Criminal Judges

Criminal Judges

Legitimacy, Courts and State-Induced Guilty Pleas in Britain

Mike McConville and Luke Marsh

Against a backdrop of a dysfunctional criminal justice system, the authors bring an avalanche of legal and empirical material to question the legitimacy of the relationship between judges, lawyers, politicians and defendants in modern Britain. Examining existing legal structures and court practices through the lens of what used to be called ‘plea bargaining’ the authors provide a graphic picture of why case disposals through enforced guilty pleas promote injustice, feed discrimination and skew the judicial function. This is the most comprehensive examination to date of case disposition methods in England, Wales and Scotland., underpinned by a new socio-legal theory on the criminal process. Criminal Judges is sure to provoke debate on the forces which drive the criminal justice process and will therefore be of great interest to all those concerned about the future of criminal justice policies and practices. It will appeal to academics, researchers, policy advisors and practitioners of criminal law.

Chapter 7: Scotland: coercion and discourse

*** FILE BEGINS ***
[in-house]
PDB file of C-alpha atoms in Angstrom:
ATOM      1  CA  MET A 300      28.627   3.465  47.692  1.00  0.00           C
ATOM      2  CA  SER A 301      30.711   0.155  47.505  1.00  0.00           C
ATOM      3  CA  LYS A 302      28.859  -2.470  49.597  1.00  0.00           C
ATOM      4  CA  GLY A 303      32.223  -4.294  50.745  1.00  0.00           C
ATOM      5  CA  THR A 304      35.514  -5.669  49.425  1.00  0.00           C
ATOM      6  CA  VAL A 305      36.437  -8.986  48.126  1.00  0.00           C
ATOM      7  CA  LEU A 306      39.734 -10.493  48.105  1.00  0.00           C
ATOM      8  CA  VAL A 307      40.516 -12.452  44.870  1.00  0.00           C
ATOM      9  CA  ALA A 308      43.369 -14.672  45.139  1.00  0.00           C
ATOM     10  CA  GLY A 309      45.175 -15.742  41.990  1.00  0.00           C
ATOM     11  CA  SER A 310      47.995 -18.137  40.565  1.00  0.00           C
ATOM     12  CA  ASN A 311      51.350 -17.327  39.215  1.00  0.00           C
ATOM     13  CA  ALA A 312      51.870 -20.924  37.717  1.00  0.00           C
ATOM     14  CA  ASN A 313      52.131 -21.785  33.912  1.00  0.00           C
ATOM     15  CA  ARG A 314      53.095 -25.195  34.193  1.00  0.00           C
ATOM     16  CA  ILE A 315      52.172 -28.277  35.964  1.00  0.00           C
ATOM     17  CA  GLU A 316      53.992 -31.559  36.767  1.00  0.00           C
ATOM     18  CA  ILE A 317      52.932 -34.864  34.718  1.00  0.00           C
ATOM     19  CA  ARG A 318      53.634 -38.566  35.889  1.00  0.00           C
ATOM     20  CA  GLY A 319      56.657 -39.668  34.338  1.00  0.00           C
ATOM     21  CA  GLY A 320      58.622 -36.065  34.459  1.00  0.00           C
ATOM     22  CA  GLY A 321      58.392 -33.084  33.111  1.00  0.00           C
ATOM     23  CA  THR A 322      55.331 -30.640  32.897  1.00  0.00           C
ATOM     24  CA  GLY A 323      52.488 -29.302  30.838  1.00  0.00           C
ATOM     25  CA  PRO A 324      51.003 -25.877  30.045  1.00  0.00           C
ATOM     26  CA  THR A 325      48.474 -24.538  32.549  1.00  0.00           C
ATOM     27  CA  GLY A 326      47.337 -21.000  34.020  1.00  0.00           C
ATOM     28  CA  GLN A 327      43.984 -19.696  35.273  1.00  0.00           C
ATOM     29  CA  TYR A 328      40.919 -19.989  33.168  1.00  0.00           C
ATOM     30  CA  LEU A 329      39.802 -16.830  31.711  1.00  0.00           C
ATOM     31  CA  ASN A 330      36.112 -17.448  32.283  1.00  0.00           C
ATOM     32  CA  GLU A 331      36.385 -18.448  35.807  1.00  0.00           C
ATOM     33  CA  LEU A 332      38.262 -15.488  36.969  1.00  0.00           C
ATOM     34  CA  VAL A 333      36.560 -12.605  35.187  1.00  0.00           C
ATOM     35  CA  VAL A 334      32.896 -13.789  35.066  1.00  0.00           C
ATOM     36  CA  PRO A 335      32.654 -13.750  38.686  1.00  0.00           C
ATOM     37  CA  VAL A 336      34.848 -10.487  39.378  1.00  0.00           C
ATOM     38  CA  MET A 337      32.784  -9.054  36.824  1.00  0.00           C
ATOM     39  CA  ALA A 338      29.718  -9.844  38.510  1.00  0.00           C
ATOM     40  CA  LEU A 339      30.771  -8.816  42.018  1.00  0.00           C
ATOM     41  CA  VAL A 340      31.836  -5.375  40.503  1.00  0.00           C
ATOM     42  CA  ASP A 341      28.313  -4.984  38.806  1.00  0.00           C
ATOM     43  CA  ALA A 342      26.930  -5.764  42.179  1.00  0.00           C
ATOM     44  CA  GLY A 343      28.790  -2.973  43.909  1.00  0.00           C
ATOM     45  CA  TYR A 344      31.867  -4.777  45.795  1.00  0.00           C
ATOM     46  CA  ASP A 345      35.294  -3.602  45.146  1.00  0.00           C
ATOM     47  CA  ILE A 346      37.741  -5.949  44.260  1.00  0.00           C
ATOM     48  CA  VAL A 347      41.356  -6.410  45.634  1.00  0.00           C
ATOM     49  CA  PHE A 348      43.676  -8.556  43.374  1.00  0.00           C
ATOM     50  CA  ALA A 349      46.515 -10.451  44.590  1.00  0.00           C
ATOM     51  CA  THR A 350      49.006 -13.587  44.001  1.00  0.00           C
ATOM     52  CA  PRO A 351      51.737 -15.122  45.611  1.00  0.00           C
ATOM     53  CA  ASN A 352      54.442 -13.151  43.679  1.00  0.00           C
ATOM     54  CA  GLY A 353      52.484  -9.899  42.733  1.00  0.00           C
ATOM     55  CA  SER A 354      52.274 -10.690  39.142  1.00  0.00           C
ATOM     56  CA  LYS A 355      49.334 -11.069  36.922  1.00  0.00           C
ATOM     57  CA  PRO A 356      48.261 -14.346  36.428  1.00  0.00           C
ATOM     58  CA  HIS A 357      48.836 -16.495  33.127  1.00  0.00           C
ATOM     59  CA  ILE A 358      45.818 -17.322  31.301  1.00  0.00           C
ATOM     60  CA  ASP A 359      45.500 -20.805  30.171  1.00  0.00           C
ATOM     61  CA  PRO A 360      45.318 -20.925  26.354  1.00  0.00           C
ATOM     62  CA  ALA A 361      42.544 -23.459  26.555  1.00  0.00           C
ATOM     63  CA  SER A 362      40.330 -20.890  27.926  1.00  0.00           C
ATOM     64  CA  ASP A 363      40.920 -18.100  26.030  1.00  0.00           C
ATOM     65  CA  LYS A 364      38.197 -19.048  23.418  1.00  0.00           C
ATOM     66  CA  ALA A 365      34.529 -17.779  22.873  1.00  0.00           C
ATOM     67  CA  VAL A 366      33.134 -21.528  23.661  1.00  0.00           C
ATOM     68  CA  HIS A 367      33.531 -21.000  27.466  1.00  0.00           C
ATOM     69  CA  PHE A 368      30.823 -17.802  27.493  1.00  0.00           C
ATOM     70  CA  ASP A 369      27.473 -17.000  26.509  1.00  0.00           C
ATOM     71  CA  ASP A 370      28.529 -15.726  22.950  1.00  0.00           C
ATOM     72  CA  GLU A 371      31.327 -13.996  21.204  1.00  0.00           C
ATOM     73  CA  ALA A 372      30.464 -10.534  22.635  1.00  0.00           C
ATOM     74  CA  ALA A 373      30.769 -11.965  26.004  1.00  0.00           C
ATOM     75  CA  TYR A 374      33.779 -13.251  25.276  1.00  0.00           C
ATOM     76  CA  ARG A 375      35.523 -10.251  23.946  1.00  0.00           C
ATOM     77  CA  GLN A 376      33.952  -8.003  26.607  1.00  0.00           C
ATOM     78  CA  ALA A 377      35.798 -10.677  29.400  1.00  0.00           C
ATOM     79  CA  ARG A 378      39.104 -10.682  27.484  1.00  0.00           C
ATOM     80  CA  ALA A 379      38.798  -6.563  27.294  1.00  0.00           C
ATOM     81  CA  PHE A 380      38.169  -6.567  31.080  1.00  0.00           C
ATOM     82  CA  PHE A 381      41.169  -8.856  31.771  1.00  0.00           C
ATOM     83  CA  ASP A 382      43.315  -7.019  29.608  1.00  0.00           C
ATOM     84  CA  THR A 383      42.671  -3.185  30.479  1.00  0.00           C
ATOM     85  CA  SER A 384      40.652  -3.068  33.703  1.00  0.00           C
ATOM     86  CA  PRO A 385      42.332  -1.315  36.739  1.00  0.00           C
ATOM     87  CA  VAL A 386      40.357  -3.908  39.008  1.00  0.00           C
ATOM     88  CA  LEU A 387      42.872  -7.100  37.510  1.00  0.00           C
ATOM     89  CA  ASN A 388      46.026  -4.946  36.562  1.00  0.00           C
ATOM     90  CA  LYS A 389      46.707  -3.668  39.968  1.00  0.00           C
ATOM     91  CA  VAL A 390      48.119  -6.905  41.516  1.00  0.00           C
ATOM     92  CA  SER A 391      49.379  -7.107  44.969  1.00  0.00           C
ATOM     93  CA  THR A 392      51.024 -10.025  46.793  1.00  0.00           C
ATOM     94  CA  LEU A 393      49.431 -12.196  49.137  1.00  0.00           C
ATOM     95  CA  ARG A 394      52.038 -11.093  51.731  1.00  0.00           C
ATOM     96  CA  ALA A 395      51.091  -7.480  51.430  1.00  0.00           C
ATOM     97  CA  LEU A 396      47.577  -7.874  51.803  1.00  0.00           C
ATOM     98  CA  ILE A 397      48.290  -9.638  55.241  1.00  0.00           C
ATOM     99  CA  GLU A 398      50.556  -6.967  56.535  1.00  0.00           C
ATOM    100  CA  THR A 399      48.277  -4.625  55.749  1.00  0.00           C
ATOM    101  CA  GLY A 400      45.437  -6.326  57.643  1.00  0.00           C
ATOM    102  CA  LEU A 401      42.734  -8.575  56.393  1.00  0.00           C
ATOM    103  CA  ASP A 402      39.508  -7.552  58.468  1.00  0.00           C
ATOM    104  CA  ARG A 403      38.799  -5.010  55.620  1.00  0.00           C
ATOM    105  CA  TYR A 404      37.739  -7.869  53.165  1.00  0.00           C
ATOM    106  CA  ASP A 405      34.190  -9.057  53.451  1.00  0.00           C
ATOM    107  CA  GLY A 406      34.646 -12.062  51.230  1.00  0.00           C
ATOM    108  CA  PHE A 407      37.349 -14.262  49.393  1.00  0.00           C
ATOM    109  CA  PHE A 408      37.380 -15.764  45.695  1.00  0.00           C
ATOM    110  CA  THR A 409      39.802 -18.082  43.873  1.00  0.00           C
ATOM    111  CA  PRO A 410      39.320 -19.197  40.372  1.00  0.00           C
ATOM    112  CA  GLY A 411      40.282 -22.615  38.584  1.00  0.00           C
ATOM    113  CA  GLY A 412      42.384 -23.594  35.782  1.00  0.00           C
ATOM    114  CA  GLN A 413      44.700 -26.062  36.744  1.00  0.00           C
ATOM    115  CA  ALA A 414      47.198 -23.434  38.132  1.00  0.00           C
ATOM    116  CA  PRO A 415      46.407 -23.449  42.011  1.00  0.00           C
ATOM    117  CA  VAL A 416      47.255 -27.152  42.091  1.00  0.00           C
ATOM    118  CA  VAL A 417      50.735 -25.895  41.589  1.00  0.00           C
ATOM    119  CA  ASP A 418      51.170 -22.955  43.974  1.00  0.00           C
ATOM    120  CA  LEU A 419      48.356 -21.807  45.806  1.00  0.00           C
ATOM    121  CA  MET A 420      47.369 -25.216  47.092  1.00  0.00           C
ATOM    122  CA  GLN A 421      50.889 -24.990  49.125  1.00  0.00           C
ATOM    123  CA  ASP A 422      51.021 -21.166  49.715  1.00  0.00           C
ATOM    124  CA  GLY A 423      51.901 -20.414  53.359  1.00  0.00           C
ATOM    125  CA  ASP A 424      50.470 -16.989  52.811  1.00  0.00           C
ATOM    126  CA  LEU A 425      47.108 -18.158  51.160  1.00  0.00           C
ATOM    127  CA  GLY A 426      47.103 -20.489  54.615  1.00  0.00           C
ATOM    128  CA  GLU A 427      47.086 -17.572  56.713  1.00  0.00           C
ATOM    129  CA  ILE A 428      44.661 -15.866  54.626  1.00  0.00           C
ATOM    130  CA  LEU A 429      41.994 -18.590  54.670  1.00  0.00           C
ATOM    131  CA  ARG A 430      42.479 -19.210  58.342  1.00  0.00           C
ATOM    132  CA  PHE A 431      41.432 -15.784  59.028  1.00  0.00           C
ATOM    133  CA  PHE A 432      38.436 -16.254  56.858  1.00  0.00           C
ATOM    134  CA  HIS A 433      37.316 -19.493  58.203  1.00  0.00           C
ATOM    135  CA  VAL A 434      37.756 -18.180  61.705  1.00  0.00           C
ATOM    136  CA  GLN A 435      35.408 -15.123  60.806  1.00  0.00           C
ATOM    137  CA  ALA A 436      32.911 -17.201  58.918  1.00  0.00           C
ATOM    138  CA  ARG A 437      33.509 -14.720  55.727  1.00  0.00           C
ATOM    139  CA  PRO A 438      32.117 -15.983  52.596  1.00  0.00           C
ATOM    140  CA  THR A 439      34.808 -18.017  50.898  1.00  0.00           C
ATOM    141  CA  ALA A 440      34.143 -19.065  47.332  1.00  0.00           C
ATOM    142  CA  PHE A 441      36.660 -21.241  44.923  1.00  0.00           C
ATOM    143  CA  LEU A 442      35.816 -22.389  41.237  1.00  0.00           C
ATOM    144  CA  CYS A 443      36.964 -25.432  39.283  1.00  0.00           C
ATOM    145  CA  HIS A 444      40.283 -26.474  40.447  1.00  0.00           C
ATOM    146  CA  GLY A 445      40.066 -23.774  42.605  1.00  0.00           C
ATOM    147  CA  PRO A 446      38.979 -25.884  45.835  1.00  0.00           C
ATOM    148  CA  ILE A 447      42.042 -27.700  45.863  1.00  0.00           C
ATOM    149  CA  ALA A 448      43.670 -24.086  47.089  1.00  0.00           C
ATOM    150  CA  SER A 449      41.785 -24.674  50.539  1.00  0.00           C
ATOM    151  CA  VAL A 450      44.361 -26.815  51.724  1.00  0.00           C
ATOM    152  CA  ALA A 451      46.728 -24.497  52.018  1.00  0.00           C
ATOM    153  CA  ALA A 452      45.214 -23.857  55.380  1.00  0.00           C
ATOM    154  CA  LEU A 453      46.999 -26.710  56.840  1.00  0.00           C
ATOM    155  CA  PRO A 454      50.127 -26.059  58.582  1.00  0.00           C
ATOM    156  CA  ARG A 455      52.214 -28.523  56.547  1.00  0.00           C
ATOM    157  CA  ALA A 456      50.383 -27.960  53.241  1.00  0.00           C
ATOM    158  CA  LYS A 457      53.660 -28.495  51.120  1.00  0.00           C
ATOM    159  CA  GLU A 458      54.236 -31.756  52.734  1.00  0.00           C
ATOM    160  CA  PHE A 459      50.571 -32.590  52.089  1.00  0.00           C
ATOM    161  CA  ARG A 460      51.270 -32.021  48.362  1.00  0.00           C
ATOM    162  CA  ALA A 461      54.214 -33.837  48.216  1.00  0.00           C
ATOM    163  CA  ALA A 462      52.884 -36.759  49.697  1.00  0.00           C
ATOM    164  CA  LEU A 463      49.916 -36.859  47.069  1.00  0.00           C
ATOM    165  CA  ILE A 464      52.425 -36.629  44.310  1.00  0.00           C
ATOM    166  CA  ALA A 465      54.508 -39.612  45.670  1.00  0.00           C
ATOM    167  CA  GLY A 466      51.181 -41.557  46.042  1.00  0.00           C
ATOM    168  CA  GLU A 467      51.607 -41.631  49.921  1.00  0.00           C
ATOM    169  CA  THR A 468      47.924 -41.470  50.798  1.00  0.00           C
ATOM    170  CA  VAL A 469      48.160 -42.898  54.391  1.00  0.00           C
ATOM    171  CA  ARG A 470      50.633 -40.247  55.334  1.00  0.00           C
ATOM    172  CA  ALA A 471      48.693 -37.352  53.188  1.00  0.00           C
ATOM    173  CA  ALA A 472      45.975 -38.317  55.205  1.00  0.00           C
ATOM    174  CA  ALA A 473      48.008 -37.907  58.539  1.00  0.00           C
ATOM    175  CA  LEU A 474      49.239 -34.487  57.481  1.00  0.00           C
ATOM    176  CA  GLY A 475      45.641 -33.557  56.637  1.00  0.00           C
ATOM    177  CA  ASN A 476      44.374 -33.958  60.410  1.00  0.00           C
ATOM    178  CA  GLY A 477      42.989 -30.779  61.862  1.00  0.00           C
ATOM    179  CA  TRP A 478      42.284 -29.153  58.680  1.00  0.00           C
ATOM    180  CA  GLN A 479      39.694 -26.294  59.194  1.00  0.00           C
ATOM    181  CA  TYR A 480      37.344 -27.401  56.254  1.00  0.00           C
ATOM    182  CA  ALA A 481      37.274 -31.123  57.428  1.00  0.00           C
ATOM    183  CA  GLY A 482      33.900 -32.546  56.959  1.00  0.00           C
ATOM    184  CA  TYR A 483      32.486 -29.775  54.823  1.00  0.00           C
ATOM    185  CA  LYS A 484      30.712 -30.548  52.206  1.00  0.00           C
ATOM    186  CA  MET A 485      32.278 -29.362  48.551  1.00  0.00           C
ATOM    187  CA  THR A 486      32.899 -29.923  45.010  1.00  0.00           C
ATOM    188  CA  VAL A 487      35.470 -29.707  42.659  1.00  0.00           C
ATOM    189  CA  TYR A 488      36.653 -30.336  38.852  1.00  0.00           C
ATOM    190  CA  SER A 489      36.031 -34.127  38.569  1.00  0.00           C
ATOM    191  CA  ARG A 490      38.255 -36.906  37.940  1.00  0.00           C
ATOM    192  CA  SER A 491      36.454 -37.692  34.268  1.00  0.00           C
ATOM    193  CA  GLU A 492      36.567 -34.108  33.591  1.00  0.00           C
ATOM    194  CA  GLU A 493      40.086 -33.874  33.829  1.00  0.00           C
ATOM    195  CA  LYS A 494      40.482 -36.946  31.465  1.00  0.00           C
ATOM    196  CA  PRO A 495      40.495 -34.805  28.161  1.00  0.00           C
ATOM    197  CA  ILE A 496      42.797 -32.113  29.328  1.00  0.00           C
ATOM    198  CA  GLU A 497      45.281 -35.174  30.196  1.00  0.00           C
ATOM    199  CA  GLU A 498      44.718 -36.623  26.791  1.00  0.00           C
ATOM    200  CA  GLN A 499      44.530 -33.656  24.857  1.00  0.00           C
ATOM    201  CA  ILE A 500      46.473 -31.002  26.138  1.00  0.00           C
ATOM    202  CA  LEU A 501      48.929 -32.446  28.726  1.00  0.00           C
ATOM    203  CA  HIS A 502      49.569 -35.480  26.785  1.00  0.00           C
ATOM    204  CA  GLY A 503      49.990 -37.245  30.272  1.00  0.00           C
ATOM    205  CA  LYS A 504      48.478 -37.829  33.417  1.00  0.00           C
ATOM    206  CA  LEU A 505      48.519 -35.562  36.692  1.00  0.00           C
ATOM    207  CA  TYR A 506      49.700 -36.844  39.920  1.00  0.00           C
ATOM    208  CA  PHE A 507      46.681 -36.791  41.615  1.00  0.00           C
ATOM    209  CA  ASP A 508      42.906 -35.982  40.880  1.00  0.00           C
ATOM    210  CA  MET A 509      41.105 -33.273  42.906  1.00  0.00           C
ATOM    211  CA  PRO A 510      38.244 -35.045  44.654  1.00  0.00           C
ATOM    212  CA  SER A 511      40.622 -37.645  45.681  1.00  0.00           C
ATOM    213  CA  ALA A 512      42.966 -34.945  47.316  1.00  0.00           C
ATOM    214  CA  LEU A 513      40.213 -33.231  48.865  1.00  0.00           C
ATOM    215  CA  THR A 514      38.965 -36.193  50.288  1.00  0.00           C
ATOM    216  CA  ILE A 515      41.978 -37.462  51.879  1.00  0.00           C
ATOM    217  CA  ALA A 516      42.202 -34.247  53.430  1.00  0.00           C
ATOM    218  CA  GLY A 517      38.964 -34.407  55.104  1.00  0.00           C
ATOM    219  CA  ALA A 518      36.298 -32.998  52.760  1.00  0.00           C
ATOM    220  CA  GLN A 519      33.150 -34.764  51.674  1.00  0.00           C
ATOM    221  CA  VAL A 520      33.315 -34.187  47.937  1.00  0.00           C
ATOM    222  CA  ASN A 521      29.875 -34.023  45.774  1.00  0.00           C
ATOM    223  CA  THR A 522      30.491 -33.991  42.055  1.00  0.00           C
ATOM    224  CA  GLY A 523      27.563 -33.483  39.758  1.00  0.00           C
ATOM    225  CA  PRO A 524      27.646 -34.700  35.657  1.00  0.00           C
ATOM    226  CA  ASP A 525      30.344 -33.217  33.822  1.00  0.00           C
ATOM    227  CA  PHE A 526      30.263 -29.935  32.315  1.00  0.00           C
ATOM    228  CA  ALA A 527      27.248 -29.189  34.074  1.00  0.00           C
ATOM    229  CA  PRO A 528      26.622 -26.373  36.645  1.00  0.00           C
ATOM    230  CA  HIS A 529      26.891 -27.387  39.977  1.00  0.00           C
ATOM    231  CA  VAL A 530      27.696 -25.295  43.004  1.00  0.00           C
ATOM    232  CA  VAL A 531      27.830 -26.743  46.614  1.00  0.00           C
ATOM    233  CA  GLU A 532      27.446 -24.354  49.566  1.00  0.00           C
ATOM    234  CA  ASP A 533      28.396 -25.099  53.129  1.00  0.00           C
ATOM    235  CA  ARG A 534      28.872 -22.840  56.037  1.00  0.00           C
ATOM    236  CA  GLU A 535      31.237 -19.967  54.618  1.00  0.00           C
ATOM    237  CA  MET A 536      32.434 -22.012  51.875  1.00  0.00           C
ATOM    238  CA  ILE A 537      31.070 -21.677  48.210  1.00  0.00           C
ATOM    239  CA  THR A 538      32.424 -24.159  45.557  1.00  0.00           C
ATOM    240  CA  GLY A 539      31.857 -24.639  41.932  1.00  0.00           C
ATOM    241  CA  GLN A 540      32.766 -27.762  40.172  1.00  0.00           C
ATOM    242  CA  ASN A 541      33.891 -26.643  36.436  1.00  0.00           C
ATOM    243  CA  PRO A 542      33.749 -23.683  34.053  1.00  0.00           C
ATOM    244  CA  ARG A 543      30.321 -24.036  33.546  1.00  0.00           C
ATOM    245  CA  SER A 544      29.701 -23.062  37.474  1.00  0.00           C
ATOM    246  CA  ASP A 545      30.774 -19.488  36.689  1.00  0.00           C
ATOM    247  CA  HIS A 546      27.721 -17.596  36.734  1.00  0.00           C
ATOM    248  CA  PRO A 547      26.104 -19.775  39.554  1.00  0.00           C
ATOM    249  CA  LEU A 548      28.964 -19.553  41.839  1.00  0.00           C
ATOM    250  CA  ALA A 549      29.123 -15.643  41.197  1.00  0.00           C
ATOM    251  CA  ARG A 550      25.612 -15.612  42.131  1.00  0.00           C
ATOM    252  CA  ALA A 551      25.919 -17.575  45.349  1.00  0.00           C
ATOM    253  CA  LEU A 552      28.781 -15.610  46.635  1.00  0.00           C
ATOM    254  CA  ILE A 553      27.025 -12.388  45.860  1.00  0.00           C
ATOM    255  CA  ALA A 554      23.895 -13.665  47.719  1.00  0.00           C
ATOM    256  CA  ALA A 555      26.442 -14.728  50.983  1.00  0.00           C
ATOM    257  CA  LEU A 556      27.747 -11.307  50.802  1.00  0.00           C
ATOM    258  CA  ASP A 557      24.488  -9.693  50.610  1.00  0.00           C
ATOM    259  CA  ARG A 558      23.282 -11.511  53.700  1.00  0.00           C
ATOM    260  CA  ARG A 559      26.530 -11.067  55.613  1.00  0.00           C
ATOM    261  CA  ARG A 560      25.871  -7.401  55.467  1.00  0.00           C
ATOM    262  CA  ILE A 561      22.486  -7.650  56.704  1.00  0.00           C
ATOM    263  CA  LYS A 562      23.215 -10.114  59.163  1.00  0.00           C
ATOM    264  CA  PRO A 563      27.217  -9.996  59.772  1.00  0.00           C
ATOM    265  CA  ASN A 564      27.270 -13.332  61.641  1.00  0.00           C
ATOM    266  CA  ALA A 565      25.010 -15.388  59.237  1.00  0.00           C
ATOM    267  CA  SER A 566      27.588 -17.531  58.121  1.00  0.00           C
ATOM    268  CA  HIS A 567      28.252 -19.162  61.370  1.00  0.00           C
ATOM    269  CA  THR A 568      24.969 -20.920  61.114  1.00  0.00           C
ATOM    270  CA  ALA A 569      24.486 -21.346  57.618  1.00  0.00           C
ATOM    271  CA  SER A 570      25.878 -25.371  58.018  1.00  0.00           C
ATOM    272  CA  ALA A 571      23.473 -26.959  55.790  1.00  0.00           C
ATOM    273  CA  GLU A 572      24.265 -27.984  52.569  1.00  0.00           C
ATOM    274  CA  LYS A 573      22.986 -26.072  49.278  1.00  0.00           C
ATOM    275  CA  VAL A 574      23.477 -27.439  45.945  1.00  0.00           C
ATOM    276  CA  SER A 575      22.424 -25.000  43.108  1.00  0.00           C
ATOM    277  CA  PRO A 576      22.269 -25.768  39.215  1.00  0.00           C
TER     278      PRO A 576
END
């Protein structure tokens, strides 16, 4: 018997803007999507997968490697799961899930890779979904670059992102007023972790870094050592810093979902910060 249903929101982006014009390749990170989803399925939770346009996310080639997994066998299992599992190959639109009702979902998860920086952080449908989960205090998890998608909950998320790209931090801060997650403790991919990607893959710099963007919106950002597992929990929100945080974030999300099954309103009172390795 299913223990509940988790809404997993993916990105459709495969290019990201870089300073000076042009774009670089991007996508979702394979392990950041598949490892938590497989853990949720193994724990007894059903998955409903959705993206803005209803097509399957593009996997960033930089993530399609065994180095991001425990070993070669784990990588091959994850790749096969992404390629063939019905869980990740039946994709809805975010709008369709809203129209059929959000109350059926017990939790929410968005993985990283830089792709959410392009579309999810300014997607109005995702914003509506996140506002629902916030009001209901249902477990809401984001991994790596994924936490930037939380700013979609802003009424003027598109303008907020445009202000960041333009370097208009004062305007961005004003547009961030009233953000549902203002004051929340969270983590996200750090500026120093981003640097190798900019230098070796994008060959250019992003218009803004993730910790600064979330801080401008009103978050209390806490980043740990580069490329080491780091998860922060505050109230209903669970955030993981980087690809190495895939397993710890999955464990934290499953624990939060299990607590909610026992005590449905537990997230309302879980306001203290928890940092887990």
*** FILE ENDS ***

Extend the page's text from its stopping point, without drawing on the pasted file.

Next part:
Mike McConville and Luke Marsh

Subjects: law - academic, criminal law and justice


The experience of Scotland provides an example of a jurisdiction being forced to come to terms with State-induced guilty pleas and appearing to respond in marked contrast to the courts of England and Wales. Whereas judges in the latter jurisdiction initiated and sponsored such pleas, in the higher courts judges in Scotland were pitch-forked into the issue by statute and, having first expressed resistance, continued to show discomfort (and disagreement) after their realisation that compliance with statute was unavoidable. While the English influence can still be detected, Scottish judges confront State-induced guilty pleas both individually and institutionally in a manner which symbolises Scotland's unique engagement with the independence of its judicial system. Nevertheless, outside the higher courts, the Scottish system is showing signs of significant departure from traditional practices and ideologies.

You are not authenticated to view the full text of this chapter or article.

Elgaronline requires a subscription or purchase to access the full text of books or journals. Please login through your library system or with your personal username and password on the homepage.

Non-subscribers can freely search the site, view abstracts/ extracts and download selected front matter and introductory chapters for personal use.

Your library may not have purchased all subject areas. If you are authenticated and think you should have access to this title, please contact your librarian.

Further information